Microsoft has agreed to stop bundling its Teams remote collaboration software with its Office productivity suite in a move aimed at preventing a formal antitrust investigation by EU regulators, according to a report in the Financial Times.
Two people with direct knowledge of the decision said Microsoft had made concessions to avoid a formal investigation after rival Slack complained in 2020 that Microsoft’s bundling of the two services was anti-competitive.
When buying Office in the future, users will be free to choose whether or not they want to buy Teams if they wish, but the mechanics of how this will be done remain unclear, the sources said. The sources stressed that negotiations are still ongoing and it is not certain that an agreement will be reached.
The move is part of Microsoft’s attempt to avoid its first antitrust investigation in more than a decade, and Microsoft has been trying to avoid legal disputes with the European Commission that have hit it hard in the past.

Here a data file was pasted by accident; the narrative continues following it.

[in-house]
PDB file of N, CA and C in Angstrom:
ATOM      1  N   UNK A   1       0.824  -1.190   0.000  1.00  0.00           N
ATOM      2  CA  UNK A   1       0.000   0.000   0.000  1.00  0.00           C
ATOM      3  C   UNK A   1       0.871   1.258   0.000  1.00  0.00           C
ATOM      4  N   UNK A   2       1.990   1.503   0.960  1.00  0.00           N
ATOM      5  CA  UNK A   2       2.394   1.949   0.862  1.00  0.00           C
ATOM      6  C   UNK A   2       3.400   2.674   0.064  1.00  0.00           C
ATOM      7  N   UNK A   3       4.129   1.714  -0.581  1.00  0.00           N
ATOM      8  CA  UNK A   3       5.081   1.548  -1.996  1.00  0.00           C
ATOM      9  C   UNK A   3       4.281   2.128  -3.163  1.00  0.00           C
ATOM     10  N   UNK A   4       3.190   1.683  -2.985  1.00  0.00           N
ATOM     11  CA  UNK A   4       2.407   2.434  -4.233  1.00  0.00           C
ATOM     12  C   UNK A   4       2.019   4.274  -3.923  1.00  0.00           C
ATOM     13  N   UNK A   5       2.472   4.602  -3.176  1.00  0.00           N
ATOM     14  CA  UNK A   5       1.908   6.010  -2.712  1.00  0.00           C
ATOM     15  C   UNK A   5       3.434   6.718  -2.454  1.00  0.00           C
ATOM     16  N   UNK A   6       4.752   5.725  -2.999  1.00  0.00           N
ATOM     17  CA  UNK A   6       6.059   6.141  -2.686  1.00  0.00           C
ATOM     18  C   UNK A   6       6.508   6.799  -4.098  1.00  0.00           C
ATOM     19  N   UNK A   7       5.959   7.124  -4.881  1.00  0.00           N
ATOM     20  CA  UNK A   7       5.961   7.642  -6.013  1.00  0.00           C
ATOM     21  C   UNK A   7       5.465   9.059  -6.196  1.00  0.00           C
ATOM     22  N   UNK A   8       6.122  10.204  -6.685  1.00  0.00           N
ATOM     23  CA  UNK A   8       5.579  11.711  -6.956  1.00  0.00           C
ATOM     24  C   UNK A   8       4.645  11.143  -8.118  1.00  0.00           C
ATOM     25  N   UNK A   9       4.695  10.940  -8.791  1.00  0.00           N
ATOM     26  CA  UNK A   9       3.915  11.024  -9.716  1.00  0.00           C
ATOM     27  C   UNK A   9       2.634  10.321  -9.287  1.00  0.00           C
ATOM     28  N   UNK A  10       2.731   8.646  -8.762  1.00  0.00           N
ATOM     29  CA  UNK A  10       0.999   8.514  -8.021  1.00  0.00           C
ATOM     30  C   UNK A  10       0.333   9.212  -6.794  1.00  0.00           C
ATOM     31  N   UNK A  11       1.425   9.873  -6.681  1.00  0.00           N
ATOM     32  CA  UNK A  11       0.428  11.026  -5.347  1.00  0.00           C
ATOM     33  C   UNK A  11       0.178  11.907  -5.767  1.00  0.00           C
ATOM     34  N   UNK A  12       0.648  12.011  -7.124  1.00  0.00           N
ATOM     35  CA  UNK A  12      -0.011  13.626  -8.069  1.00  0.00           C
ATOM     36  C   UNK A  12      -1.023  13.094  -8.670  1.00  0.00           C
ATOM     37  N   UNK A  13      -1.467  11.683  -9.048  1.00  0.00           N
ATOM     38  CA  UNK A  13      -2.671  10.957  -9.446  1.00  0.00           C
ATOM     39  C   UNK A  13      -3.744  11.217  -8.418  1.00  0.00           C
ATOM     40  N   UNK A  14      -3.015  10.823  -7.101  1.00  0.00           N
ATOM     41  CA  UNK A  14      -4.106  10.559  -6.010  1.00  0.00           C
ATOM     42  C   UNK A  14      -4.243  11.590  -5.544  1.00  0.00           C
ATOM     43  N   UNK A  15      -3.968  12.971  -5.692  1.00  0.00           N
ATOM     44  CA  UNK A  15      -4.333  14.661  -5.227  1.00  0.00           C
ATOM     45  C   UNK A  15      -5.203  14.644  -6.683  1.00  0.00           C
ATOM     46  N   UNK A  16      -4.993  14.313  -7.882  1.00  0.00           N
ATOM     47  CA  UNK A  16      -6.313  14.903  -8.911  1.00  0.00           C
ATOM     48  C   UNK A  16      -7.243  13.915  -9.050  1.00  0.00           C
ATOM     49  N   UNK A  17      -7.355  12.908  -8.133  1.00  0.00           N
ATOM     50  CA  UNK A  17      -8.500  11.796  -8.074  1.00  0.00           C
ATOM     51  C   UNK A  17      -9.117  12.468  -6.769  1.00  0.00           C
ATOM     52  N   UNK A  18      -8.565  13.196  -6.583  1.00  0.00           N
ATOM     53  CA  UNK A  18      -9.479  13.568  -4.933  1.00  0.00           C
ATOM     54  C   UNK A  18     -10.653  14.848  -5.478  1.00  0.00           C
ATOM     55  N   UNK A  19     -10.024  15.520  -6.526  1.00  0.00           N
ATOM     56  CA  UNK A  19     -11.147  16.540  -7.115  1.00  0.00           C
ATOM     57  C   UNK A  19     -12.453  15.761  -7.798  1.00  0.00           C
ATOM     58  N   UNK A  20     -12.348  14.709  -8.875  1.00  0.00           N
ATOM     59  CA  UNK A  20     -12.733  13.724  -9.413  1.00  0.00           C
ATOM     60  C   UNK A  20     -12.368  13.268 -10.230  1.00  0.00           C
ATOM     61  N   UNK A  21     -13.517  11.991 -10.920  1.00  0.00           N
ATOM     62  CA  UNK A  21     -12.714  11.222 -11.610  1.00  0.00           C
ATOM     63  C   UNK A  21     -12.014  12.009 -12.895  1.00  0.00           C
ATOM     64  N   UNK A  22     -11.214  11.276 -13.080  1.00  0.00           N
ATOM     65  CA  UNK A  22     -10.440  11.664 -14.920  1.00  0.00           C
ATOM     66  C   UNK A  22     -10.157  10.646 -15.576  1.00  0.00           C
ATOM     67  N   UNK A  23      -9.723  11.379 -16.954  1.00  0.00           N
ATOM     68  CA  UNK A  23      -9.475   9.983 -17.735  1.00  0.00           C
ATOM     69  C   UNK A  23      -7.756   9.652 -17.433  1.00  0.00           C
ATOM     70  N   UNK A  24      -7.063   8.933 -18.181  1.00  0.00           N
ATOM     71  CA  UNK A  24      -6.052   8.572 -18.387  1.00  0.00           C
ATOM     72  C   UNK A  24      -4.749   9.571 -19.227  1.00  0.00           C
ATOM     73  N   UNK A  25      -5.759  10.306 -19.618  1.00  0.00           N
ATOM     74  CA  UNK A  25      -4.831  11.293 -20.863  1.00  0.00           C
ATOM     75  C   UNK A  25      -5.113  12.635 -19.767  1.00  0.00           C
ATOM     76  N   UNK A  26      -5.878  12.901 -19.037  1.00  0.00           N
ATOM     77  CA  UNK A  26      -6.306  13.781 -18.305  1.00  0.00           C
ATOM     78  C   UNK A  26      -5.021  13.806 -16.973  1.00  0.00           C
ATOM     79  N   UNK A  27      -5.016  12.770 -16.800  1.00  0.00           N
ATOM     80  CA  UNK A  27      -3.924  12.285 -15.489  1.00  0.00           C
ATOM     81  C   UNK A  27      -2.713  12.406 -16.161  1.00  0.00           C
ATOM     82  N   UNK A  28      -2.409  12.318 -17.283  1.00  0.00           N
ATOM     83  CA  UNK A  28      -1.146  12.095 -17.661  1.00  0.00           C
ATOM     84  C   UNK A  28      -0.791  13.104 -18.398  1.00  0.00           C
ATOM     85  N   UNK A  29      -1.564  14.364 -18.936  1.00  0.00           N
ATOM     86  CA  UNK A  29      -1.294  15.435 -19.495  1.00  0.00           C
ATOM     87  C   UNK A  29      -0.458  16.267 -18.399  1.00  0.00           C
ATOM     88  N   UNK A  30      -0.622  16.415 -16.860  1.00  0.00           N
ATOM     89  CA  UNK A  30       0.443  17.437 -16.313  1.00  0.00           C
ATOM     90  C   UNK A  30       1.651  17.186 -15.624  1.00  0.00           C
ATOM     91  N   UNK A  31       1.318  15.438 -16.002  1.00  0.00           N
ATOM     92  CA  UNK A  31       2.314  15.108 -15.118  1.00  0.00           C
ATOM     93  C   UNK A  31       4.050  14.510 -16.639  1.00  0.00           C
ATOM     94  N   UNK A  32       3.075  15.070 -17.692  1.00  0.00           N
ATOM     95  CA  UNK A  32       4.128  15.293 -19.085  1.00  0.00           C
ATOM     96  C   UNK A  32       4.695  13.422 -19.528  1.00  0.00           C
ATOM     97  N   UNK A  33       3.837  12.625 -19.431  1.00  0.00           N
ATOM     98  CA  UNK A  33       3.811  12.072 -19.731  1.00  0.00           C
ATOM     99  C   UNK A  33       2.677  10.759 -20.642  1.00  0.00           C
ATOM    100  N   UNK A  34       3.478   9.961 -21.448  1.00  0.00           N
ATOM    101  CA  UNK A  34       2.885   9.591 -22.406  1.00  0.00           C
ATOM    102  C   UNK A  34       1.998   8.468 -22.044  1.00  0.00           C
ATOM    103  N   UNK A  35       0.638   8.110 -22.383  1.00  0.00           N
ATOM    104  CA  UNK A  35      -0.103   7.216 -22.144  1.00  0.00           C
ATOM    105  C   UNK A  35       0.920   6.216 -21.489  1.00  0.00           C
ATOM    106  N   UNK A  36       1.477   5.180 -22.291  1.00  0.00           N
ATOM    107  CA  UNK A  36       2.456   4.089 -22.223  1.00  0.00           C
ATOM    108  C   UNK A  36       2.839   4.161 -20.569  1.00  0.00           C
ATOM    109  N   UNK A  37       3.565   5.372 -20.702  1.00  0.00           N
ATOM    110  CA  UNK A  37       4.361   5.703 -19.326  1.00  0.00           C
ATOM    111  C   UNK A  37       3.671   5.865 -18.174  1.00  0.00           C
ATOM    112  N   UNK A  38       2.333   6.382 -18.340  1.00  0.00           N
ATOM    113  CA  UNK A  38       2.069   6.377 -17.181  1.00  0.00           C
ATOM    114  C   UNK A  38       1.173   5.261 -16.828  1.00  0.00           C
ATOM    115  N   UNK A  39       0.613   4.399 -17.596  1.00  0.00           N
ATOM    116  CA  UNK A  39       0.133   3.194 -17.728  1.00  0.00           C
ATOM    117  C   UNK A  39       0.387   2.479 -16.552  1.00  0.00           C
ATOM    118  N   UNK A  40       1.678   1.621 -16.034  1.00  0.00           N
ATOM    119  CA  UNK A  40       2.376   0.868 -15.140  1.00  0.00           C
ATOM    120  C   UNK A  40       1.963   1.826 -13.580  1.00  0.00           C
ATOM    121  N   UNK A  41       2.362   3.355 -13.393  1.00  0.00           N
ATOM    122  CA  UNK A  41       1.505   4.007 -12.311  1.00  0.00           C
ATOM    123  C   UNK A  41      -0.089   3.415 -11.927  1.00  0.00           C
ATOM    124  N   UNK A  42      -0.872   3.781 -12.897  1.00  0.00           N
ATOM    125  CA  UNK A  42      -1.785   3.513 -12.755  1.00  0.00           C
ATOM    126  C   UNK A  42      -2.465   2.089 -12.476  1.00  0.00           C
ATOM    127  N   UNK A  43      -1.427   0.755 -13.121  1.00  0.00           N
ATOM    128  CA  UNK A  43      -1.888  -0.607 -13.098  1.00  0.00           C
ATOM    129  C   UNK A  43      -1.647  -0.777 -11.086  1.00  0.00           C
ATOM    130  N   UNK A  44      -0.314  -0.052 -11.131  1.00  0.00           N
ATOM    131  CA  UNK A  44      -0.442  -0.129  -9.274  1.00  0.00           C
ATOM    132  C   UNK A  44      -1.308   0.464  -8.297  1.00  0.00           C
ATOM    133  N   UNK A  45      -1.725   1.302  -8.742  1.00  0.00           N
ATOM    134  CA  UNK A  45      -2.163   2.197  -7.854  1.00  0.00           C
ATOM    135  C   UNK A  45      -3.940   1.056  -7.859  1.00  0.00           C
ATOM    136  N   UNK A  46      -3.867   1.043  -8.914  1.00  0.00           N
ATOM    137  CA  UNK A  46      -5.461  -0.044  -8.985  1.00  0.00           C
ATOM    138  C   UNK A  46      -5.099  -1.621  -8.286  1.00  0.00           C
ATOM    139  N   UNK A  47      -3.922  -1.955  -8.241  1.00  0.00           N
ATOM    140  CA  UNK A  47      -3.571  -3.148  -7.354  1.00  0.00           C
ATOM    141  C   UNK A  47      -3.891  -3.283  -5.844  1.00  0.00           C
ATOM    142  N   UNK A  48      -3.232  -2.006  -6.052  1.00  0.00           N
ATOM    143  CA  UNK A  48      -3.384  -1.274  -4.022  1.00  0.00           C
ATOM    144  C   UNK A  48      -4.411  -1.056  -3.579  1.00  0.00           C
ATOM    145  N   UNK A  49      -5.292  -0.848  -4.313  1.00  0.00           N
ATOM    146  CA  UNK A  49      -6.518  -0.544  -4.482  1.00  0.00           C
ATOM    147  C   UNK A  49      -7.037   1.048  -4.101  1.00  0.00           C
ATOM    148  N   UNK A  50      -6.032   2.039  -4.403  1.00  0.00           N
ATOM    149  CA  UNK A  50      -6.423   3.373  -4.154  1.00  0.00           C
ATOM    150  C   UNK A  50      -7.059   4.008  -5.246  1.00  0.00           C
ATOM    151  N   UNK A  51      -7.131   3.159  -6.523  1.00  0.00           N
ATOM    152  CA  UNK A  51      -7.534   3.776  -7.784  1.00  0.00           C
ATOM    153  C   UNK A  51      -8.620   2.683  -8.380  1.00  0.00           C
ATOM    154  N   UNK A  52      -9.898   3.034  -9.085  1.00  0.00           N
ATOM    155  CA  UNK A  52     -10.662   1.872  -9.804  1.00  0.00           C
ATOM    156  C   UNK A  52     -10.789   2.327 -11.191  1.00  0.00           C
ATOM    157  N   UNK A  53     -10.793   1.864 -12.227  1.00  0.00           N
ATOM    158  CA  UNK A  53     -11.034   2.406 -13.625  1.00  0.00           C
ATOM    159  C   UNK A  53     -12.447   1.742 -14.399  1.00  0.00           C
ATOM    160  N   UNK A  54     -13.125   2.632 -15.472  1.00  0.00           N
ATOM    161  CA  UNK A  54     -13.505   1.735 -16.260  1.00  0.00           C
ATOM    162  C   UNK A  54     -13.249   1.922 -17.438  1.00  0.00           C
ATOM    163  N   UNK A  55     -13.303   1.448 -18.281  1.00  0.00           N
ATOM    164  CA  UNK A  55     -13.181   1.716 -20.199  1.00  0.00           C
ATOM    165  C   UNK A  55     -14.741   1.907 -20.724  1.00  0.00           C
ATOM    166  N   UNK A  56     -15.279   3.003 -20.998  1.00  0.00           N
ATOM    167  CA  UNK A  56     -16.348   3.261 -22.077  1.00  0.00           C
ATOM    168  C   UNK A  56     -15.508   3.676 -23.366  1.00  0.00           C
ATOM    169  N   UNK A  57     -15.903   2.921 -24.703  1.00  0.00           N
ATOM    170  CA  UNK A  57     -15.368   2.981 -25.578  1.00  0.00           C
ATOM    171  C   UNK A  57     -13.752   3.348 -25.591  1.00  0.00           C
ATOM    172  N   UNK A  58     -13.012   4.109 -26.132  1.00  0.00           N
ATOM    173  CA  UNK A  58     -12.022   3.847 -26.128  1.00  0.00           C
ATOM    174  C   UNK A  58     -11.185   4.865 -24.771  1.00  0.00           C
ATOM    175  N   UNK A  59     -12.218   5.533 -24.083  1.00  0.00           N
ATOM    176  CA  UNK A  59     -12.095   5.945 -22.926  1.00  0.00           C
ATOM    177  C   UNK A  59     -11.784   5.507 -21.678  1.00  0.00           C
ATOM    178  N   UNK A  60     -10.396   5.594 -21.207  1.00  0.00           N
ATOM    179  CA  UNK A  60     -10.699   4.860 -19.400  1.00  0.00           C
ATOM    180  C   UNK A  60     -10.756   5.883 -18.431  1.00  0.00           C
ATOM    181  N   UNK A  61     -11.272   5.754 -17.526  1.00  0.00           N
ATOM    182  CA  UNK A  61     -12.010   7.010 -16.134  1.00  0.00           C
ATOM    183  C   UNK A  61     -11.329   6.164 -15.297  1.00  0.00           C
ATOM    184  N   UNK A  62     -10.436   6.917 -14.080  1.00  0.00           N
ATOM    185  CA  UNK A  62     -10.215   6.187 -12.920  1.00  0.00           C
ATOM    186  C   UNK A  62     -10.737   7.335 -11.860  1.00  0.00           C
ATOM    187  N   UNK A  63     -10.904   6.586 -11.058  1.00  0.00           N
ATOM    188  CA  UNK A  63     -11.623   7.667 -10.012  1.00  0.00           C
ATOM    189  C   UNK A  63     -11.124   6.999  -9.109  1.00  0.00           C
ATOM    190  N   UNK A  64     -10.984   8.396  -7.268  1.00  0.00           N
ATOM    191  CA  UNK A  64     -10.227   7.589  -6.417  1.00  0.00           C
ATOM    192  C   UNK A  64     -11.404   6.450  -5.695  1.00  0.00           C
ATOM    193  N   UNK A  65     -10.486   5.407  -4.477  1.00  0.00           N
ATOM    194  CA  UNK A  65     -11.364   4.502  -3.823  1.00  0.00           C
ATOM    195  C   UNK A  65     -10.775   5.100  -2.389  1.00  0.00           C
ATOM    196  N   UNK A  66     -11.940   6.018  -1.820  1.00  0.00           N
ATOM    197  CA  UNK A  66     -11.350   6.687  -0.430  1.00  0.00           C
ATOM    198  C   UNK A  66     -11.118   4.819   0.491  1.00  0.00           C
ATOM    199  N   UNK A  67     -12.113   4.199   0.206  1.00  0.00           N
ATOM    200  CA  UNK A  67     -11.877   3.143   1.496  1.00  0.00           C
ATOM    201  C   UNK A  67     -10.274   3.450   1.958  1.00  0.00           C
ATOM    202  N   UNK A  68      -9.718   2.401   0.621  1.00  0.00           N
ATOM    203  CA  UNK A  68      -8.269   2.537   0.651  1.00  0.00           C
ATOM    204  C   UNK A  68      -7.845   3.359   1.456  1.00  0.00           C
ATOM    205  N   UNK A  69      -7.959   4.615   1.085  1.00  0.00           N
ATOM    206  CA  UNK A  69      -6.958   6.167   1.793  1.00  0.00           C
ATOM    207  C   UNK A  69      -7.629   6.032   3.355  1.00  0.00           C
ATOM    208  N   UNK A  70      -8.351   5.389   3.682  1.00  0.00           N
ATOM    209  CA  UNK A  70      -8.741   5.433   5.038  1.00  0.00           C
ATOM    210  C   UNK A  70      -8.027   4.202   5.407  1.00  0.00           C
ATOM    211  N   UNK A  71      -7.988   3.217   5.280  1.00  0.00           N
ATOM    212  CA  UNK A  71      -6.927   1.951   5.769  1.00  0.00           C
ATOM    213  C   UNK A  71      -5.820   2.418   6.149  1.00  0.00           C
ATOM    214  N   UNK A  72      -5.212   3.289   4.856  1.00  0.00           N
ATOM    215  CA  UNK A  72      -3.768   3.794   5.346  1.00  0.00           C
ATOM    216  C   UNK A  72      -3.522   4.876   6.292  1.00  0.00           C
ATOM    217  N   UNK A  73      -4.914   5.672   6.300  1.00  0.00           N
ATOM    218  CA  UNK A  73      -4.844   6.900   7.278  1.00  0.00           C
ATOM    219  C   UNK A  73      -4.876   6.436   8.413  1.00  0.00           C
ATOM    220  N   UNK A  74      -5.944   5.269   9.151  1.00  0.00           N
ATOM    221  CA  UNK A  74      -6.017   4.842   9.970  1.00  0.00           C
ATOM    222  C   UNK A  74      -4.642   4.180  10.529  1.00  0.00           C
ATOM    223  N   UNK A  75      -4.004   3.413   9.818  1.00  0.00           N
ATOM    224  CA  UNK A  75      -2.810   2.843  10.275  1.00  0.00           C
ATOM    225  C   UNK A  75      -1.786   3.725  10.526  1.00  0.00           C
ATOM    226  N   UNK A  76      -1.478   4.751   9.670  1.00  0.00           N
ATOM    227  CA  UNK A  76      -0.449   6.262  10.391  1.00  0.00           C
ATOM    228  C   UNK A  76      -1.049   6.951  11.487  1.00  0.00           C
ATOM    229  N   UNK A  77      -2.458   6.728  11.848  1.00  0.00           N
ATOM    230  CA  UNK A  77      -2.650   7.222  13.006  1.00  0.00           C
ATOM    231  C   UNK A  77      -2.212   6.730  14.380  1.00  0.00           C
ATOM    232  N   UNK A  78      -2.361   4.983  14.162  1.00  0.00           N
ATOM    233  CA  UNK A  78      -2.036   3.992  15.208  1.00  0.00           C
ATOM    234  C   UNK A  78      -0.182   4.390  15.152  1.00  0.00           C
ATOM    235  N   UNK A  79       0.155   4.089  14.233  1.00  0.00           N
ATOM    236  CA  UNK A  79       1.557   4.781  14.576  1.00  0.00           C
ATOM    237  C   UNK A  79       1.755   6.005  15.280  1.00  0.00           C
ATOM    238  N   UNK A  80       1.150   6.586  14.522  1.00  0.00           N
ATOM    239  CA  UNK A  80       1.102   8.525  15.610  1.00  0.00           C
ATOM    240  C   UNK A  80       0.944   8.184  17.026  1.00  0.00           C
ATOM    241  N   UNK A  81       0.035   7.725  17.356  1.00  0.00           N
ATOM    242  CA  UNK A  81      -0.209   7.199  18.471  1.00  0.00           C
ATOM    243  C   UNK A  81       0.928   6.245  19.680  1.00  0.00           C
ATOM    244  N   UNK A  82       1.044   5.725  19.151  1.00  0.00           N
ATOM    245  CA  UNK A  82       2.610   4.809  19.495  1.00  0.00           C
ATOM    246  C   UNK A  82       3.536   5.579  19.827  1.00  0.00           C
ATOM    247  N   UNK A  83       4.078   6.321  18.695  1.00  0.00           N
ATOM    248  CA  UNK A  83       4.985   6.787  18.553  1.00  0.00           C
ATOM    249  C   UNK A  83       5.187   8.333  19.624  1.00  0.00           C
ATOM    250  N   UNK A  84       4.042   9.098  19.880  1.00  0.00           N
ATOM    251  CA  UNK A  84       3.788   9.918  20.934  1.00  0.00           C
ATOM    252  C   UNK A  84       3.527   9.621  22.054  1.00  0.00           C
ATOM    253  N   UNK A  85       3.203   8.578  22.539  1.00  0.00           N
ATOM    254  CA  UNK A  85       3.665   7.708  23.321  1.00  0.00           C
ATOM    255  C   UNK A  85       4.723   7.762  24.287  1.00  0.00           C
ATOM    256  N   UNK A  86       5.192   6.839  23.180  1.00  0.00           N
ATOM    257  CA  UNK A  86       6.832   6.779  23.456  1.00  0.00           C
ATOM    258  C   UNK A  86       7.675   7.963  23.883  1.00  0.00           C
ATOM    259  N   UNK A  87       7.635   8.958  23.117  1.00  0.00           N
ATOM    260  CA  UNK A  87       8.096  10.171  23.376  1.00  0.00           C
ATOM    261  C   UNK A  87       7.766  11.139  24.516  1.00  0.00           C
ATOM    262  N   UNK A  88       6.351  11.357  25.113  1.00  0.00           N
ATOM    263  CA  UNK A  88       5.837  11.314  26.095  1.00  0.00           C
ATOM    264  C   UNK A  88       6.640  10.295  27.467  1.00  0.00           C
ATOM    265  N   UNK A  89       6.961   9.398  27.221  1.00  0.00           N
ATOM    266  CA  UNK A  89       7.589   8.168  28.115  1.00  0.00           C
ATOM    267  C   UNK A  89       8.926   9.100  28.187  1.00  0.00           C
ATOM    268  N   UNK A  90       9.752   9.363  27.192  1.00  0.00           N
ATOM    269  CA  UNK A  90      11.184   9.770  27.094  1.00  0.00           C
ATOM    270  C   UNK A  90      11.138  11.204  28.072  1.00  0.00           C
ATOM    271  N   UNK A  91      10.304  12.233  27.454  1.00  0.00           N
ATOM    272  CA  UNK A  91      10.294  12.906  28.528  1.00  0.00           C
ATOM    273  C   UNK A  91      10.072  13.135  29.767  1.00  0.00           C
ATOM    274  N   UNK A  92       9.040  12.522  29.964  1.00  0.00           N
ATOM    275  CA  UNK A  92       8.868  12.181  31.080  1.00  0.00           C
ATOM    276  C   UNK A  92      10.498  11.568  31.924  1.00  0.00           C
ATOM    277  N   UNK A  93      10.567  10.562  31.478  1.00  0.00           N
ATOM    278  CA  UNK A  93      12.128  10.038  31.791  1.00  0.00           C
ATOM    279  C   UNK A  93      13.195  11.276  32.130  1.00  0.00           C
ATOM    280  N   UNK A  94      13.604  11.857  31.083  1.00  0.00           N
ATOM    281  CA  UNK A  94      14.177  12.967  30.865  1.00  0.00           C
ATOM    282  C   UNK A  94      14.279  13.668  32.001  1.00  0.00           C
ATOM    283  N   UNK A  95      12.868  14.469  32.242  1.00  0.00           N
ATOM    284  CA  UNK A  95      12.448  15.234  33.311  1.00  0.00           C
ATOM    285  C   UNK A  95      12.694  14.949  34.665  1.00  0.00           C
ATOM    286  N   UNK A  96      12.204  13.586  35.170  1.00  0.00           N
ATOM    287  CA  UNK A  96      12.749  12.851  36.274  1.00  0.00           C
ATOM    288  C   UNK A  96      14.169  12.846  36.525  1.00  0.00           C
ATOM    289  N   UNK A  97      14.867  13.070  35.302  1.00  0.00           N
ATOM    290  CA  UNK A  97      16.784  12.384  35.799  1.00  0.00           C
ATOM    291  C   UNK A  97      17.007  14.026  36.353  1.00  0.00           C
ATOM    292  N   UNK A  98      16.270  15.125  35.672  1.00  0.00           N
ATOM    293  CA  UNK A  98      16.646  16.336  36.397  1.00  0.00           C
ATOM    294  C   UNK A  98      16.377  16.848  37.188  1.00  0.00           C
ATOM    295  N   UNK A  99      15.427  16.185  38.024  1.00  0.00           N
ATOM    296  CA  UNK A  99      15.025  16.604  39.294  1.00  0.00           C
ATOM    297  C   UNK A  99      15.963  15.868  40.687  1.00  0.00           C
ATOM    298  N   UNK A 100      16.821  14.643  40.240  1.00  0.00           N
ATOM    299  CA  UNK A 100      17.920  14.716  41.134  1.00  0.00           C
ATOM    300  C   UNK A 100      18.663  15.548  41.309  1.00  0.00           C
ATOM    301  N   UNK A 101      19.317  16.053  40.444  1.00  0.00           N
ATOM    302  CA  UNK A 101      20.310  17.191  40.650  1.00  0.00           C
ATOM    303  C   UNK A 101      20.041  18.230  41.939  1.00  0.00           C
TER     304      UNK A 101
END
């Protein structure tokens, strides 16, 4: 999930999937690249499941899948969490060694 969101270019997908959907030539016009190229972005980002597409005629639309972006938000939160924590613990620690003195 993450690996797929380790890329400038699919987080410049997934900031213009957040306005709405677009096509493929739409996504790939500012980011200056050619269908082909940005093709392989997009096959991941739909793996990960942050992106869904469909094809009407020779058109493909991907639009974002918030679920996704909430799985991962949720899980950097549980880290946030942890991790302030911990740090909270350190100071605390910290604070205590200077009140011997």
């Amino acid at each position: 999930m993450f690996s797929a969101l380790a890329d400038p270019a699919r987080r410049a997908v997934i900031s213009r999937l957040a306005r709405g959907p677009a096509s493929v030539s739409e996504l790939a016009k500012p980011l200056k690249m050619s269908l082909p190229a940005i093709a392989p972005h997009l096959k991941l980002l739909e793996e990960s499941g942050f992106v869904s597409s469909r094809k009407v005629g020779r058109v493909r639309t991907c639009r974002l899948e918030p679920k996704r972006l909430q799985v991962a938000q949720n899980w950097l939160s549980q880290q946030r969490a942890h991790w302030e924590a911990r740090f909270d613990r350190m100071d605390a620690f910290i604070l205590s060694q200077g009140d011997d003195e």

In 2008, the European Commission accused Microsoft of using its dominant position to push users to download its Internet Explorer browser by bundling it with Windows at the expense of its competitors. Microsoft and the European Commission have since settled and offered users a choice of browsers, but in 2013 the EU fined Microsoft €561 million (IT House note: currently about RMB 4.252 billion) for failing to deliver on its promise.
It is unclear whether Microsoft’s proposal for Teams will be enough to allay the regulator’s concerns.
Microsoft responded to the Financial Times by saying: “As a large technology company, we are well aware of our responsibilities in the EU. We will continue to work with the Commission on its investigation and are open to pragmatic solutions to address its concerns and serve our customers well.”